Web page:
Thirteen years ago I was mugged on the Chicago Subway. I always joke that I deserved it that day because I was dressed like a farmer. No reason for the costume at all. City girl dressed in overalls and a huge straw hat. I lived on the South Side and it was late, maybe 1 or 2am. The Harrison station was always closed then and so my friend and I were traveling past it to the Roosevelt station, but when we made the stop prior at Balbo the doors wouldn’t open. At that time the conductors were still on the train, announcing the stations and manually opening the doors. I suppose the CTA employee must have been in on the whole thing. My friend and I didn’t see it though. We were on a sort of spiritual high that made us giddy. It was the first time we had shared our testimonies publicly. She was several months pregnant and single and I was soon to be married and we had both come through a few pretty tough years. We both felt that the Lord had blessed us greatly and were very thankful to share our struggles with others.
When the doors of our train car wouldn’t open the couple trying to get out of the subway asked for help. We rushed over to them, happy to give assistance. By the time we helped them pry open the doors they had taken our personal possessions out of our backpacks. We were students and we kept everything in there. I had the first bible I had ever purchased with me. It was in a case that my mom had given me as a birthday gift. It was one of those thoughtful presents that meant she was trying to understand me. It was really important to me. Inside were all my forms of identification and some cash and checks too. That day, the people who mugged me also started to use my name to commit crimes. Although I changed my name a few months later when I was married, they had literally stolen my name. I was forced to return to my mother’s maiden name, my legal one, and one I had never used. As a child, I had always taken on the name of whomever my mother was married to at the time.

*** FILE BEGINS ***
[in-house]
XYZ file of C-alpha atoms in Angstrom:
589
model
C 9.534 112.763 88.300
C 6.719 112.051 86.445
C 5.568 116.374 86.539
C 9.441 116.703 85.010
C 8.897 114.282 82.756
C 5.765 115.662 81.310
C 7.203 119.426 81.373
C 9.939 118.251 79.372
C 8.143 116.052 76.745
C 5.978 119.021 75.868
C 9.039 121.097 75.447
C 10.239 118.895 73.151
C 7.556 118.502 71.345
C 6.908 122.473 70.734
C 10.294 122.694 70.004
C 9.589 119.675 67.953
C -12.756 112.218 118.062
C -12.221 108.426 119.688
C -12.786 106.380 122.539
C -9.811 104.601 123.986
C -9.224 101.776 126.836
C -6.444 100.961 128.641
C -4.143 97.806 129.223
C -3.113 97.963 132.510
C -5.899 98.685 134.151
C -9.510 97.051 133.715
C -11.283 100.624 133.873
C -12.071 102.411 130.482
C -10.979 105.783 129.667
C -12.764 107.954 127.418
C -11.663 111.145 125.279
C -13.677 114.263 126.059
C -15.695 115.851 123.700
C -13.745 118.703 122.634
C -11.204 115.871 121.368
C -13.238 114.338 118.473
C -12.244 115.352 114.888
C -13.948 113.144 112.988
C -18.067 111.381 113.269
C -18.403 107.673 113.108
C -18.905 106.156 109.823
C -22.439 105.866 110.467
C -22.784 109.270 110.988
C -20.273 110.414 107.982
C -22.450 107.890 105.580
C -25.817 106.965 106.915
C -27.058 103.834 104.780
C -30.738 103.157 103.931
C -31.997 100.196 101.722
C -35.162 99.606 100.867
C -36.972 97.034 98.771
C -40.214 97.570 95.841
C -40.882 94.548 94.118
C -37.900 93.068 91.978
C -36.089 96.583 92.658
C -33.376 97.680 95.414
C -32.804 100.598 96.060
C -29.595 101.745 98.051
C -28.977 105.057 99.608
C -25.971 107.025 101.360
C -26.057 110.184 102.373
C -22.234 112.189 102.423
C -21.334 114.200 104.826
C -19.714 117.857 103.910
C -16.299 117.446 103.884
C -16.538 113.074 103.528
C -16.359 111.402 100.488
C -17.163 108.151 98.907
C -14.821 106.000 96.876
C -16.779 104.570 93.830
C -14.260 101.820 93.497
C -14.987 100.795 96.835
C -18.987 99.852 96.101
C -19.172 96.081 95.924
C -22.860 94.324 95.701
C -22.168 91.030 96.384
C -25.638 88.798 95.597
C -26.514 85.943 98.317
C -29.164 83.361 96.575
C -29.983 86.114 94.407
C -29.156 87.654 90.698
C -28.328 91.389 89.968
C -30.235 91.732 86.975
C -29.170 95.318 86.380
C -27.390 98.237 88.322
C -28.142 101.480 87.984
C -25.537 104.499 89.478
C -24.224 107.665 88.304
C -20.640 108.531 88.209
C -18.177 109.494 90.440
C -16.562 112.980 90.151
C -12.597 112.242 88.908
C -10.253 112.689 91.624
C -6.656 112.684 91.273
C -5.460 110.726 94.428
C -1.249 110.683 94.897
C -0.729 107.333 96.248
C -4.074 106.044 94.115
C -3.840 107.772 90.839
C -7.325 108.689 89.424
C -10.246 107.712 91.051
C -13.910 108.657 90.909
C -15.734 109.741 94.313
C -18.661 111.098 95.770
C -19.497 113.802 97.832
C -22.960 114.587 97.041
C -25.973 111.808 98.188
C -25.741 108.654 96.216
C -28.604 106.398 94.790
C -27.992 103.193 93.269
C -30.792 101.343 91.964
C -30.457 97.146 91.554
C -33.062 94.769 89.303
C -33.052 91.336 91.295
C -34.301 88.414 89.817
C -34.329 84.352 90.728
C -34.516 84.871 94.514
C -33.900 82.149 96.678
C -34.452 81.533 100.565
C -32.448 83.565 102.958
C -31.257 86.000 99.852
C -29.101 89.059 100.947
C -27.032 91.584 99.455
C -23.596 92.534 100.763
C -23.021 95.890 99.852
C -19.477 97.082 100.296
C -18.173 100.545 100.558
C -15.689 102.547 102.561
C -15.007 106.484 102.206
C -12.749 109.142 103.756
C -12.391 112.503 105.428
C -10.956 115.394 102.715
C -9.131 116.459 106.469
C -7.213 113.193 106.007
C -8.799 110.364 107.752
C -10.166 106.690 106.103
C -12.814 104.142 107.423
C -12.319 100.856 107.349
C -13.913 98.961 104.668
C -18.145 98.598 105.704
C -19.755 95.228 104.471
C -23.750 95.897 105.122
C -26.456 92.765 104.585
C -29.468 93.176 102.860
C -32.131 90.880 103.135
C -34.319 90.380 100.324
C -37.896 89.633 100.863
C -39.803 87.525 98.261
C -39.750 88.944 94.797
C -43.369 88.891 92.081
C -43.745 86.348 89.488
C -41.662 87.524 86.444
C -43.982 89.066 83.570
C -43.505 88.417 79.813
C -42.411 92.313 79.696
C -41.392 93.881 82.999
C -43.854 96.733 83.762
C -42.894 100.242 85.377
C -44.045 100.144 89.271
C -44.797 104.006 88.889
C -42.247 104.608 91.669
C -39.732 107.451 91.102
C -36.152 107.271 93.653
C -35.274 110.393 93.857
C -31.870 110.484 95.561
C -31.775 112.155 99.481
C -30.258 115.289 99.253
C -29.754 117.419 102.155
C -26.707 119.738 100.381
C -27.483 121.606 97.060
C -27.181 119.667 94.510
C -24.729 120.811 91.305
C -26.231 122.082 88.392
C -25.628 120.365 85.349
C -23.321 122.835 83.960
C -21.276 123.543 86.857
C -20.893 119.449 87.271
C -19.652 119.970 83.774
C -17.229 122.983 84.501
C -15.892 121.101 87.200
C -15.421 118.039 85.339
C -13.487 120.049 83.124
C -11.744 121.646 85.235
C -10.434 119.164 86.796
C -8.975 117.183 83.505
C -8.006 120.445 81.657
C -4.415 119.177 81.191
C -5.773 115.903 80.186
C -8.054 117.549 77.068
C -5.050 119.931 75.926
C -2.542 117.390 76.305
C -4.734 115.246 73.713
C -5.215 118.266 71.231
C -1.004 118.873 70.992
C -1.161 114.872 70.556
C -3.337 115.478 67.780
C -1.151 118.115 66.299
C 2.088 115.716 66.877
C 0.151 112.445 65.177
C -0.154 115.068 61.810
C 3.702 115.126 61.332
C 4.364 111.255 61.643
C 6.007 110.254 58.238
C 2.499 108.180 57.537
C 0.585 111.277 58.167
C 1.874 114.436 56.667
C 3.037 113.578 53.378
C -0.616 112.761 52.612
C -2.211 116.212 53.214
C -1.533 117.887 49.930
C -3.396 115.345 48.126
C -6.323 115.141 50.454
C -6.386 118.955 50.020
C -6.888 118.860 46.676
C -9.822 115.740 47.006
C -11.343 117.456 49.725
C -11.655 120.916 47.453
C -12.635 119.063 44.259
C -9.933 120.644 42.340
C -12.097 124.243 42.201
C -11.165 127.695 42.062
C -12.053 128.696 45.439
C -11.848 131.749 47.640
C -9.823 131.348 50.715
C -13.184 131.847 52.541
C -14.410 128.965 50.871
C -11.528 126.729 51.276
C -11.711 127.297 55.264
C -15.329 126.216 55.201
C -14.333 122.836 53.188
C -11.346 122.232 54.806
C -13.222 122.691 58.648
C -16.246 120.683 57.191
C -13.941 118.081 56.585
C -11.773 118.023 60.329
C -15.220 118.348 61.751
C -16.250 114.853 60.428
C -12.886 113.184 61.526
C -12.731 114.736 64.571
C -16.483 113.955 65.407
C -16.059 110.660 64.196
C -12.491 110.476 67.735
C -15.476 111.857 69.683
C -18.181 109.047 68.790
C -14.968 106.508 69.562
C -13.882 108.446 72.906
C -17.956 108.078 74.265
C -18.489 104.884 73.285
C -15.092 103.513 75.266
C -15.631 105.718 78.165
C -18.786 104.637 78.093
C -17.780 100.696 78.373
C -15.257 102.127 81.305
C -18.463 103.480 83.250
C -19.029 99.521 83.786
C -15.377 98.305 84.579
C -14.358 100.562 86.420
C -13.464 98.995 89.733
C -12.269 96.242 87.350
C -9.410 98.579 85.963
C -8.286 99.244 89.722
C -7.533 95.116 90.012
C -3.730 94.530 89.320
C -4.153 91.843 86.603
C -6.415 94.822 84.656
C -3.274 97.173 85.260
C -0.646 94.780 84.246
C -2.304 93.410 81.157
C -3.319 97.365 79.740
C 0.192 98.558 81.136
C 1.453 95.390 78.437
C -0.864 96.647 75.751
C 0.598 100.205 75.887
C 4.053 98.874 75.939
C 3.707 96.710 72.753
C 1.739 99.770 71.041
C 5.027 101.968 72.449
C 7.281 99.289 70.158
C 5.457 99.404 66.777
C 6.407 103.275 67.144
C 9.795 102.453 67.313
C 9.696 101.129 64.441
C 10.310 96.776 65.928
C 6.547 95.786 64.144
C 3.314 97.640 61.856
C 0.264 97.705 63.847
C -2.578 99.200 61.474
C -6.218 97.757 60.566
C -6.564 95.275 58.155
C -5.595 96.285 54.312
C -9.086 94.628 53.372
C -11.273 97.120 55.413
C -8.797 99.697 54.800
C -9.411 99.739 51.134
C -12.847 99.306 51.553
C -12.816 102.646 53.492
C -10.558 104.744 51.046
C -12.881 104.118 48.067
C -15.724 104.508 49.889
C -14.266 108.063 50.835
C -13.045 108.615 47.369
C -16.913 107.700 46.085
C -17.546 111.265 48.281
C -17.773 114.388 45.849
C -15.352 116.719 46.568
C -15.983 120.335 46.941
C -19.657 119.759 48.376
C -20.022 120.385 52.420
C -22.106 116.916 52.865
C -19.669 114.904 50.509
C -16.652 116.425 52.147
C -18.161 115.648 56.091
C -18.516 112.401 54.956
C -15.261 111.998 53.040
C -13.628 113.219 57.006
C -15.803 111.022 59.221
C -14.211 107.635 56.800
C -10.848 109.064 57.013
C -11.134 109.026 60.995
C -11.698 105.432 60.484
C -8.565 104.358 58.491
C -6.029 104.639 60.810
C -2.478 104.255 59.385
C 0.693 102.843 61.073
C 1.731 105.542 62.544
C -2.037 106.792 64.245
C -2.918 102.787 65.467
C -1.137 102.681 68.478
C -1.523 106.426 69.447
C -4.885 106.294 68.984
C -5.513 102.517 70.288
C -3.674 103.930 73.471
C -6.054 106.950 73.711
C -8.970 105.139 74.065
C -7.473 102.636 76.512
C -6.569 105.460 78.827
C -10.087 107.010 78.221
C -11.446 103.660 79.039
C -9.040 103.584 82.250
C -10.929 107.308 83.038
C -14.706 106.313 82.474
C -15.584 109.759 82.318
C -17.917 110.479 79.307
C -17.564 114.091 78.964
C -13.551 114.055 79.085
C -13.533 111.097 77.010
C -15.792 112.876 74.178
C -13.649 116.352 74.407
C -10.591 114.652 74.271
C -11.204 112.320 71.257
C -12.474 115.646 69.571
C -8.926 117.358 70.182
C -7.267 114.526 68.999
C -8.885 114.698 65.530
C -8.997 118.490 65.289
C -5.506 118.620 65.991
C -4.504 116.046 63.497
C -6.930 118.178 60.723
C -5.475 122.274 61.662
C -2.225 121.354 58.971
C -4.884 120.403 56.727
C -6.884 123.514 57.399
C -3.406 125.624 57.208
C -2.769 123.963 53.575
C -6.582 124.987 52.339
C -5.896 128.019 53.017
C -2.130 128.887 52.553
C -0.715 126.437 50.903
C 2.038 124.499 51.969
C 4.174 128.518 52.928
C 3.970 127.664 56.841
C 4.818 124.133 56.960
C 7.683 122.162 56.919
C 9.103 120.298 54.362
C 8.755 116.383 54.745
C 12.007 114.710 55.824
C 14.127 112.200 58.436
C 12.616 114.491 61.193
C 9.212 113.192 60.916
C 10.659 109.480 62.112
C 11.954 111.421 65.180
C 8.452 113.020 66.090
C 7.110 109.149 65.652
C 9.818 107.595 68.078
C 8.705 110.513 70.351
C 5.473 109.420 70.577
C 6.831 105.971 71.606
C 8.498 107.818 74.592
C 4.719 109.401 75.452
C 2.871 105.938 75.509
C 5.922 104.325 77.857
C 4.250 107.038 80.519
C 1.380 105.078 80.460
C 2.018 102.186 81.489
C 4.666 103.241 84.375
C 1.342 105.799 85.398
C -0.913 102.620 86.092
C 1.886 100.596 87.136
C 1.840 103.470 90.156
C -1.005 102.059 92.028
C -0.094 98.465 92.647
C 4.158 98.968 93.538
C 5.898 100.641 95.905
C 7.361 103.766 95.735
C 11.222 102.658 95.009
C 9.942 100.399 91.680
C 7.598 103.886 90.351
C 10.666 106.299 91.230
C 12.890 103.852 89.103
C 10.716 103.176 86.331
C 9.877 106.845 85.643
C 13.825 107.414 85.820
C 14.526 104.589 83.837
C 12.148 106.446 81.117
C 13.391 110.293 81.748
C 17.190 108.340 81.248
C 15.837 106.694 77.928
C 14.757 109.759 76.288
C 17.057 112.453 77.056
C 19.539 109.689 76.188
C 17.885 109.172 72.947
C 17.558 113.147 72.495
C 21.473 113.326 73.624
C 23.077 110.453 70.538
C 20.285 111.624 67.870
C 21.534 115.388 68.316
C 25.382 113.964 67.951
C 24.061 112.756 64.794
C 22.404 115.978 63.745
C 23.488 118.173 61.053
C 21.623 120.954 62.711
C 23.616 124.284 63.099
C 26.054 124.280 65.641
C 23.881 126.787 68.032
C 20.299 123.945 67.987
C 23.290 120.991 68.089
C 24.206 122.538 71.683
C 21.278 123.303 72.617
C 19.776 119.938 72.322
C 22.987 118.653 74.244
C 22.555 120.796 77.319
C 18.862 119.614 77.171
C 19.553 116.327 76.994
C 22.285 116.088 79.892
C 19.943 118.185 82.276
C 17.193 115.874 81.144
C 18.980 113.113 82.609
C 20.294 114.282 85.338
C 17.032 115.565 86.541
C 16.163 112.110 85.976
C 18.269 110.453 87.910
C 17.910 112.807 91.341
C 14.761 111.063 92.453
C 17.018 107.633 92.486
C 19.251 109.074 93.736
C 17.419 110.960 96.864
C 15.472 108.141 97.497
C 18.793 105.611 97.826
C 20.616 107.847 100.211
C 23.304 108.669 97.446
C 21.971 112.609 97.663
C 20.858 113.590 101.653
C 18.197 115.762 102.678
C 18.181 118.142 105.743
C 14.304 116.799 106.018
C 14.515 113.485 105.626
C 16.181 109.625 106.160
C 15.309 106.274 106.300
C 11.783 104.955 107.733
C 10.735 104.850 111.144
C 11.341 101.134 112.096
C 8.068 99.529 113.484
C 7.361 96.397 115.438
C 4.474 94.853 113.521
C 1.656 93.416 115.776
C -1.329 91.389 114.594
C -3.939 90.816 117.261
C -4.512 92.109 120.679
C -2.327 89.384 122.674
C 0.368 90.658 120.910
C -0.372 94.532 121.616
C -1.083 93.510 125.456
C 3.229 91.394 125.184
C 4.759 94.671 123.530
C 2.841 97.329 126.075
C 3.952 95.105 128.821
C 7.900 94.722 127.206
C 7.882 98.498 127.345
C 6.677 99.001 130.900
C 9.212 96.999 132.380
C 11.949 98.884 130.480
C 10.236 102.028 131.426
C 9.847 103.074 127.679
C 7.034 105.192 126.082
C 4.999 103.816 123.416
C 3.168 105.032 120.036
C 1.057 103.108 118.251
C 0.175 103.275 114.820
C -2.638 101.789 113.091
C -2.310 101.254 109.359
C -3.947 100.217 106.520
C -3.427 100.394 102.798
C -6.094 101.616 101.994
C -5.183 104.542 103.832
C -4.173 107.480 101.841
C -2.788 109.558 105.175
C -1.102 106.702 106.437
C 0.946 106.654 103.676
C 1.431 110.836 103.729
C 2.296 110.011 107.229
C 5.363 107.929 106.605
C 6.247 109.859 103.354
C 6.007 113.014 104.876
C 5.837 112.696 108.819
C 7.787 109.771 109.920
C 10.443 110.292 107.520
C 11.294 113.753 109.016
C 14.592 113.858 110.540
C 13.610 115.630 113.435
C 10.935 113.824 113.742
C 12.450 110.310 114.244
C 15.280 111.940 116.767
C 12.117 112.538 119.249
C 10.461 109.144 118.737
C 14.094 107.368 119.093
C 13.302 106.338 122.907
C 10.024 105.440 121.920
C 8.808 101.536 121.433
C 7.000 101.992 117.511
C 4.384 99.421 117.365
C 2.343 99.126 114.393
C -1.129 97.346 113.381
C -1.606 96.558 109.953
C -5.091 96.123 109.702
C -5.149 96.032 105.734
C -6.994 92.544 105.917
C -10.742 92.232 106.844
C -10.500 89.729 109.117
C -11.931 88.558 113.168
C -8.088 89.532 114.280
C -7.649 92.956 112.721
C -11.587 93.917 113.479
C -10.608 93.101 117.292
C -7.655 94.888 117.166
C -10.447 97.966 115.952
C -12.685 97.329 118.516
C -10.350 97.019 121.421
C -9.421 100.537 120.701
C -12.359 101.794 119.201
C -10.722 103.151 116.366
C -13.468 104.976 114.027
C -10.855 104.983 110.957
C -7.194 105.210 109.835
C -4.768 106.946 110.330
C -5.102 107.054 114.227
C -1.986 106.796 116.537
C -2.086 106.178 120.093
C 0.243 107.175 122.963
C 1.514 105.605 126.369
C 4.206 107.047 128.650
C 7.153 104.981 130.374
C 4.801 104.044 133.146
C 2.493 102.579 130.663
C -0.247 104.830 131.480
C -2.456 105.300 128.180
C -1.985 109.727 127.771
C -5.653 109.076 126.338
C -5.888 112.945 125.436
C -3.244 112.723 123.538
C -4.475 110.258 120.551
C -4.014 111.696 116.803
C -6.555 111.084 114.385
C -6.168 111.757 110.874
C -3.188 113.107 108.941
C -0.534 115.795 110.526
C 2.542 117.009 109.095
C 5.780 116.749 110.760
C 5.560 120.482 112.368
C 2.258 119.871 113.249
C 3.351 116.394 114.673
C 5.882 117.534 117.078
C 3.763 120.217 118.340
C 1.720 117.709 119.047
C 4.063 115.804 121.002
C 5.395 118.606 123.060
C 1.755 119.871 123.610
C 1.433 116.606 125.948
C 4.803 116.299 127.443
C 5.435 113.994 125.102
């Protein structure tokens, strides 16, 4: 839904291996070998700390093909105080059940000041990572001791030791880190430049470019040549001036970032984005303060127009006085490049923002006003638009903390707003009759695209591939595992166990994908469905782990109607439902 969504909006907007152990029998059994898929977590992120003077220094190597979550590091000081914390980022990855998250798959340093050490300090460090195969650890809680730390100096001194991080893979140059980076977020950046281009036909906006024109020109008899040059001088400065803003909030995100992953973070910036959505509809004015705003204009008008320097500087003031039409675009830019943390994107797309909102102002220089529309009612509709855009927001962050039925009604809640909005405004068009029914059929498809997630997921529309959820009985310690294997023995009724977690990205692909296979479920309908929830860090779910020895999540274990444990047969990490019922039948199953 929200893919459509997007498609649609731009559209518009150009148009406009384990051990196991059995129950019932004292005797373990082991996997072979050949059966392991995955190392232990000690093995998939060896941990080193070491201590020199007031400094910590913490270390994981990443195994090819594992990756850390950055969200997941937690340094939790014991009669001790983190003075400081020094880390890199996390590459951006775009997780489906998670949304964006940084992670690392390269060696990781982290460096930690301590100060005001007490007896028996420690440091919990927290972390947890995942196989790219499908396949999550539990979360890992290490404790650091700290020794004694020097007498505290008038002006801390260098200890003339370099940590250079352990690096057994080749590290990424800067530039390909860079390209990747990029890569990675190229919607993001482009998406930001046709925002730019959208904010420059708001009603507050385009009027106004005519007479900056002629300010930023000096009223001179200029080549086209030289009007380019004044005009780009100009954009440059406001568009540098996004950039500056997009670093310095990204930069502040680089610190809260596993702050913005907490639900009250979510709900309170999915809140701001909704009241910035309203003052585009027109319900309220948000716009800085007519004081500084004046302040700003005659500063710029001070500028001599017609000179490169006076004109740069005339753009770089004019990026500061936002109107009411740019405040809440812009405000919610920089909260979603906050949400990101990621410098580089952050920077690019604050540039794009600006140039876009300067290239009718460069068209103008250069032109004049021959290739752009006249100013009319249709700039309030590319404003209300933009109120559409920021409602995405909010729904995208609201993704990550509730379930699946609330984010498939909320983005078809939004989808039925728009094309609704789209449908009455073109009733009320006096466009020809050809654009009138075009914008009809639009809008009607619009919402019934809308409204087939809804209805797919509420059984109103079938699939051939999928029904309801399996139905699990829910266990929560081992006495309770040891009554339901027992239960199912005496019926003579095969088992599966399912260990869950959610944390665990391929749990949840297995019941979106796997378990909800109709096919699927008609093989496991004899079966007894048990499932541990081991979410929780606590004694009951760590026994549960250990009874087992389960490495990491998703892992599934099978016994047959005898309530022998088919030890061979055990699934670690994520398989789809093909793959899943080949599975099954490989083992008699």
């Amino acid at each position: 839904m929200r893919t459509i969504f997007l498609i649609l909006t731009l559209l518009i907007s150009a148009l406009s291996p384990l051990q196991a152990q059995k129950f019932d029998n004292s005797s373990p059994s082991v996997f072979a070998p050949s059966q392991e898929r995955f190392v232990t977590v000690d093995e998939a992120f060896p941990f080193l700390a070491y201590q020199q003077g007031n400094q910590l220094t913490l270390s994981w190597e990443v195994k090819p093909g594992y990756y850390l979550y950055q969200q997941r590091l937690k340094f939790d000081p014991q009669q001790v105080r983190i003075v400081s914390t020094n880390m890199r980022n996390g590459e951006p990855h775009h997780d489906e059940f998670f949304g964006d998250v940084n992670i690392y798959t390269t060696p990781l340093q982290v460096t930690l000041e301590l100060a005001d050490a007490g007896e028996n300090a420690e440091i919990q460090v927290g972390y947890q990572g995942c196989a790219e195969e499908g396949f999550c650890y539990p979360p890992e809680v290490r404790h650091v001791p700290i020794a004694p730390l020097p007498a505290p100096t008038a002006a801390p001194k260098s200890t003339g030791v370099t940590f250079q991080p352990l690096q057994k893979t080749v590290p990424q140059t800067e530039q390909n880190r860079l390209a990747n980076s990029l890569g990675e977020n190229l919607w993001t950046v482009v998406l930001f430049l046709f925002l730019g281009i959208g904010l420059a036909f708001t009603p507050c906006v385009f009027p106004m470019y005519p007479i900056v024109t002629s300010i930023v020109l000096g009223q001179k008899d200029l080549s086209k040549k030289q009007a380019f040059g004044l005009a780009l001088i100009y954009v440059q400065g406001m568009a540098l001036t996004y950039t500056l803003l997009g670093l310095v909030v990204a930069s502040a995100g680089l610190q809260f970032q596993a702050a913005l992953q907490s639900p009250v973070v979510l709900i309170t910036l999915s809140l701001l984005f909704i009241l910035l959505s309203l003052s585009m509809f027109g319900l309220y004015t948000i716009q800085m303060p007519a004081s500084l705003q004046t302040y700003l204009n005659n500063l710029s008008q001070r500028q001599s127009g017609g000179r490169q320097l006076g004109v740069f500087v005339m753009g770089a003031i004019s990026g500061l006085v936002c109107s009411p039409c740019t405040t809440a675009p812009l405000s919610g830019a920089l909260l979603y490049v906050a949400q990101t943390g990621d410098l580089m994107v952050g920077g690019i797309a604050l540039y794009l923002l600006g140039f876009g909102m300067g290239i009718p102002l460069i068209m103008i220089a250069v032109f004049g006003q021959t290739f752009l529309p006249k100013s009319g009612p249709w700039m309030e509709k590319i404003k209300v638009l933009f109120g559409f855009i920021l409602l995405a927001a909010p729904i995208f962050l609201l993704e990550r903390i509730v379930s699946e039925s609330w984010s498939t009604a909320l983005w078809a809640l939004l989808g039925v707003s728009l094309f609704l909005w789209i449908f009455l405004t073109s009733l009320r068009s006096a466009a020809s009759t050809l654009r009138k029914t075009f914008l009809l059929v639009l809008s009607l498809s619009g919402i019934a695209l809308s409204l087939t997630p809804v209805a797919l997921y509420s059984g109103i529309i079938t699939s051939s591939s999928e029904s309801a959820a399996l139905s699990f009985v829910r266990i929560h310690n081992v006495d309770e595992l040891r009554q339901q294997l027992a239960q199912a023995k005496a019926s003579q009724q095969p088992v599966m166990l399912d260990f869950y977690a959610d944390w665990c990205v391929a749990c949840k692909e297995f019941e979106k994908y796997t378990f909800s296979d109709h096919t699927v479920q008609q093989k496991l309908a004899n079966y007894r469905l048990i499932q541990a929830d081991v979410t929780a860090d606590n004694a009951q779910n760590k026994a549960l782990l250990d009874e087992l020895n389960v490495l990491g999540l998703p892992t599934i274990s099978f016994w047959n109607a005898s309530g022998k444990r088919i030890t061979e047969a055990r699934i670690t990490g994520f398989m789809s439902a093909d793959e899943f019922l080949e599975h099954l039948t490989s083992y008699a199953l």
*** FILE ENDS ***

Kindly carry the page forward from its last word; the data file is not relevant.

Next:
This weekend when I came back from hiking, I was very excited to see the car. We had been hiking over four miles with 6 children and 5 adults of all different ages. We all felt like we had accomplished something however small or large to someone else. In the mountains that day, we felt strong and proud. We had felt victorious. We were soon deflated.
We could understand wanting the purses. We had hoped as we dug in the gas station dumpsters and the Taco Bell garbage cans we might have recovered some of the stuff: that they would have left our personal items and just taken the few valuables and credit cards. We were disheartened to find nothing and confused at why they stole a bag of bell peppers and agave nectar and beans.
It has been frustrating to replace government issued items and worry about identity theft. More often than I would like I reconsider all the things we could have done differently. If we had known they would have busted open the trunk, I would have taken the cell phone which was borrowed from my pastor.
I had worked very hard swapping and trading and gifting and purchasing the specialty items in that bag. The ipod a gift for my husband: the only extravagant thing I had ever bought him and practical nonetheless since he is a marathon runner. The lotion was specially made in a chocolate amber scent in a co-op. I had made 50 dollars worth of playfood in exchange for the fingerless gloves. The journal and planner contained notes of all the cool things God has revealed to me in personal times of prayer or at conferences and classes. The hat was the first Christmas gift I had exchanged with a friend in years; she had made it to match my green eye shadow without even knowing it.
My husband told me that they couldn’t steal my joy. He is right. I can give that to them if I choose. I am deliberately responding with what I can do rather than reacting to what I cannot change. I keep crying though. I really feel violated. I keep reasoning with myself that it is just stuff. Logically I know things could have been much worse. I find praying for the people who stole from me easy. If they are touched by the Lord in some way it will all be worth it. I am just wishing the healing would be faster.
I am not an animal lover. I mean I think they’re great. I am as gentle with our rescue dog as I would be with a child. I take time choosing his food and I care about his feelings and I have compassion. I like animals. I show affection for them and I want to stop cruelty in the form of torture, testing, and neglect. I do care, but I am not that kind of vegetarian. I became a vegetarian because I love people.